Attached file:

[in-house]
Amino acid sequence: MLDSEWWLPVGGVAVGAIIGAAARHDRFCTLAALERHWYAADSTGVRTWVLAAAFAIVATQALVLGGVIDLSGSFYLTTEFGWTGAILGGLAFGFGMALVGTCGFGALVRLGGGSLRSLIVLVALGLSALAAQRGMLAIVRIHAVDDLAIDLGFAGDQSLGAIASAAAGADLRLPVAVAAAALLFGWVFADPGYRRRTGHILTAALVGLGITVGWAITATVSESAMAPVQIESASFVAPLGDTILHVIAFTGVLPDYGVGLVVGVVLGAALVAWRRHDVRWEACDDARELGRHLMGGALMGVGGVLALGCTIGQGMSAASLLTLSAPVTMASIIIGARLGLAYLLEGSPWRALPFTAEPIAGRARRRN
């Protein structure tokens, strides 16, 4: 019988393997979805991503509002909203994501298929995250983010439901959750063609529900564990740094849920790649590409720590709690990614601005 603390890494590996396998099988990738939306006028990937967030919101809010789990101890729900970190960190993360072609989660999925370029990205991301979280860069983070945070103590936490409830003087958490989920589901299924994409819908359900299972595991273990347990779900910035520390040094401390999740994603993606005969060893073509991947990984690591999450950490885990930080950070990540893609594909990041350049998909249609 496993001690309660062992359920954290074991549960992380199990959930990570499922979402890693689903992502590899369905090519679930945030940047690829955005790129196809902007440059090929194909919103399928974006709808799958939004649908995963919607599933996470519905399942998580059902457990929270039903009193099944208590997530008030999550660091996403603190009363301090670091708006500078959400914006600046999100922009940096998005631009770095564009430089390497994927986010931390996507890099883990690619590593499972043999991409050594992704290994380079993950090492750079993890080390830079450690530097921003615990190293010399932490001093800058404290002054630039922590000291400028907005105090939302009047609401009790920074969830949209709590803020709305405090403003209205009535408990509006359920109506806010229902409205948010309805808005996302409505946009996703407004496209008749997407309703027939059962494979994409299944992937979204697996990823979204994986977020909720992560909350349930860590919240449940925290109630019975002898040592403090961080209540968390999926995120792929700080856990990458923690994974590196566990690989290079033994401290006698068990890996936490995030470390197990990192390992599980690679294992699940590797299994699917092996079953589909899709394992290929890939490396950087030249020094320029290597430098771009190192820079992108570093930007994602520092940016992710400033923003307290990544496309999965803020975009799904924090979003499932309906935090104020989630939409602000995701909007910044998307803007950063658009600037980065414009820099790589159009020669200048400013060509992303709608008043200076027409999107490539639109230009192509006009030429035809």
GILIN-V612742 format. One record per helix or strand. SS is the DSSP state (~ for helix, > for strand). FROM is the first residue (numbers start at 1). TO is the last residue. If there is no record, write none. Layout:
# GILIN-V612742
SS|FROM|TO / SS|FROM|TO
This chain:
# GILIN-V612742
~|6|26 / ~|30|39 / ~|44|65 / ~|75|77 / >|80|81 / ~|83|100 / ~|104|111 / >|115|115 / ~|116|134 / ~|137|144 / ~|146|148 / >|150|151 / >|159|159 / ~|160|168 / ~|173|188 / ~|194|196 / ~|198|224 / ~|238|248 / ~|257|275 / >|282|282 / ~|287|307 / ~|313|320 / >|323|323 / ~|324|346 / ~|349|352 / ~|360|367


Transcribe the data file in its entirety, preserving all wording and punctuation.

[in-house]
Amino acid sequence: MLDSEWWLPVGGVAVGAIIGAAARHDRFCTLAALERHWYAADSTGVRTWVLAAAFAIVATQALVLGGVIDLSGSFYLTTEFGWTGAILGGLAFGFGMALVGTCGFGALVRLGGGSLRSLIVLVALGLSALAAQRGMLAIVRIHAVDDLAIDLGFAGDQSLGAIASAAAGADLRLPVAVAAAALLFGWVFADPGYRRRTGHILTAALVGLGITVGWAITATVSESAMAPVQIESASFVAPLGDTILHVIAFTGVLPDYGVGLVVGVVLGAALVAWRRHDVRWEACDDARELGRHLMGGALMGVGGVLALGCTIGQGMSAASLLTLSAPVTMASIIIGARLGLAYLLEGSPWRALPFTAEPIAGRARRRN
């Protein structure tokens, strides 16, 4: 019988393997979805991503509002909203994501298929995250983010439901959750063609529900564990740094849920790649590409720590709690990614601005 603390890494590996396998099988990738939306006028990937967030919101809010789990101890729900970190960190993360072609989660999925370029990205991301979280860069983070945070103590936490409830003087958490989920589901299924994409819908359900299972595991273990347990779900910035520390040094401390999740994603993606005969060893073509991947990984690591999450950490885990930080950070990540893609594909990041350049998909249609 496993001690309660062992359920954290074991549960992380199990959930990570499922979402890693689903992502590899369905090519679930945030940047690829955005790129196809902007440059090929194909919103399928974006709808799958939004649908995963919607599933996470519905399942998580059902457990929270039903009193099944208590997530008030999550660091996403603190009363301090670091708006500078959400914006600046999100922009940096998005631009770095564009430089390497994927986010931390996507890099883990690619590593499972043999991409050594992704290994380079993950090492750079993890080390830079450690530097921003615990190293010399932490001093800058404290002054630039922590000291400028907005105090939302009047609401009790920074969830949209709590803020709305405090403003209205009535408990509006359920109506806010229902409205948010309805808005996302409505946009996703407004496209008749997407309703027939059962494979994409299944992937979204697996990823979204994986977020909720992560909350349930860590919240449940925290109630019975002898040592403090961080209540968390999926995120792929700080856990990458923690994974590196566990690989290079033994401290006698068990890996936490995030470390197990990192390992599980690679294992699940590797299994699917092996079953589909899709394992290929890939490396950087030249020094320029290597430098771009190192820079992108570093930007994602520092940016992710400033923003307290990544496309999965803020975009799904924090979003499932309906935090104020989630939409602000995701909007910044998307803007950063658009600037980065414009820099790589159009020669200048400013060509992303709608008043200076027409999107490539639109230009192509006009030429035809």
GILIN-V612742 format. One record per helix or strand. SS is the DSSP state (~ for helix, > for strand). FROM is the first residue (numbers start at 1). TO is the last residue. If there is no record, write none. Layout:
# GILIN-V612742
SS|FROM|TO / SS|FROM|TO
This chain:
# GILIN-V612742
~|6|26 / ~|30|39 / ~|44|65 / ~|75|77 / >|80|81 / ~|83|100 / ~|104|111 / >|115|115 / ~|116|134 / ~|137|144 / ~|146|148 / >|150|151 / >|159|159 / ~|160|168 / ~|173|188 / ~|194|196 / ~|198|224 / ~|238|248 / ~|257|275 / >|282|282 / ~|287|307 / ~|313|320 / >|323|323 / ~|324|346 / ~|349|352 / ~|360|367